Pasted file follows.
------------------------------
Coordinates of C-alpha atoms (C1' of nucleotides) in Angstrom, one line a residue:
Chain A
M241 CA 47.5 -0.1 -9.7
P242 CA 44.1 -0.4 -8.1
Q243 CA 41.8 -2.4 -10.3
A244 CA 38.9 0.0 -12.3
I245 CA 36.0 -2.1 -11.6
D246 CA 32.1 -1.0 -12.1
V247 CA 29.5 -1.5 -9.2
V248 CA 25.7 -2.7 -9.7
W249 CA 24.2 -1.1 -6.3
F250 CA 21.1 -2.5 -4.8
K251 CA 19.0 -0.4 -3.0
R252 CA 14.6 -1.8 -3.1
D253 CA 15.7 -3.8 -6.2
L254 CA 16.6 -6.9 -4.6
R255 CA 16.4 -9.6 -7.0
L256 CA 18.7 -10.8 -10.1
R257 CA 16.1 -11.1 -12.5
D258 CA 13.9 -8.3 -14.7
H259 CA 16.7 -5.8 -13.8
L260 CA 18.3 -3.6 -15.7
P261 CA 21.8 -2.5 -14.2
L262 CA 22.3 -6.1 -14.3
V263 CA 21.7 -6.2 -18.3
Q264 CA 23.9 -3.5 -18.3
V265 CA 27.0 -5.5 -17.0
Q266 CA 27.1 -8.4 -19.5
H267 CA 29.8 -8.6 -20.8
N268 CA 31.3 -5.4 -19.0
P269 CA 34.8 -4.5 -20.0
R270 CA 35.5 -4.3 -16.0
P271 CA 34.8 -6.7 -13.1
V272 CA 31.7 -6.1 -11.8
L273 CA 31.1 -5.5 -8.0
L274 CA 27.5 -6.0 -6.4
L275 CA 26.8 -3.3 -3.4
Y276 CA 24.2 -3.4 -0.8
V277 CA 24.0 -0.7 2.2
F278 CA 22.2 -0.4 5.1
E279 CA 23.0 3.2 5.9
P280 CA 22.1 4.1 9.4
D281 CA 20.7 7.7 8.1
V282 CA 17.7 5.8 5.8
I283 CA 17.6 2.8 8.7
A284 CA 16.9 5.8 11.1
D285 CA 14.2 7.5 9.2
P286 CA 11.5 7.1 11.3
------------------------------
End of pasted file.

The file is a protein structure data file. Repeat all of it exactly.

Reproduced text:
Coordinates of C-alpha atoms (C1' of nucleotides) in Angstrom, one line a residue:
Chain A
M241 CA 47.5 -0.1 -9.7
P242 CA 44.1 -0.4 -8.1
Q243 CA 41.8 -2.4 -10.3
A244 CA 38.9 0.0 -12.3
I245 CA 36.0 -2.1 -11.6
D246 CA 32.1 -1.0 -12.1
V247 CA 29.5 -1.5 -9.2
V248 CA 25.7 -2.7 -9.7
W249 CA 24.2 -1.1 -6.3
F250 CA 21.1 -2.5 -4.8
K251 CA 19.0 -0.4 -3.0
R252 CA 14.6 -1.8 -3.1
D253 CA 15.7 -3.8 -6.2
L254 CA 16.6 -6.9 -4.6
R255 CA 16.4 -9.6 -7.0
L256 CA 18.7 -10.8 -10.1
R257 CA 16.1 -11.1 -12.5
D258 CA 13.9 -8.3 -14.7
H259 CA 16.7 -5.8 -13.8
L260 CA 18.3 -3.6 -15.7
P261 CA 21.8 -2.5 -14.2
L262 CA 22.3 -6.1 -14.3
V263 CA 21.7 -6.2 -18.3
Q264 CA 23.9 -3.5 -18.3
V265 CA 27.0 -5.5 -17.0
Q266 CA 27.1 -8.4 -19.5
H267 CA 29.8 -8.6 -20.8
N268 CA 31.3 -5.4 -19.0
P269 CA 34.8 -4.5 -20.0
R270 CA 35.5 -4.3 -16.0
P271 CA 34.8 -6.7 -13.1
V272 CA 31.7 -6.1 -11.8
L273 CA 31.1 -5.5 -8.0
L274 CA 27.5 -6.0 -6.4
L275 CA 26.8 -3.3 -3.4
Y276 CA 24.2 -3.4 -0.8
V277 CA 24.0 -0.7 2.2
F278 CA 22.2 -0.4 5.1
E279 CA 23.0 3.2 5.9
P280 CA 22.1 4.1 9.4
D281 CA 20.7 7.7 8.1
V282 CA 17.7 5.8 5.8
I283 CA 17.6 2.8 8.7
A284 CA 16.9 5.8 11.1
D285 CA 14.2 7.5 9.2
P286 CA 11.5 7.1 11.3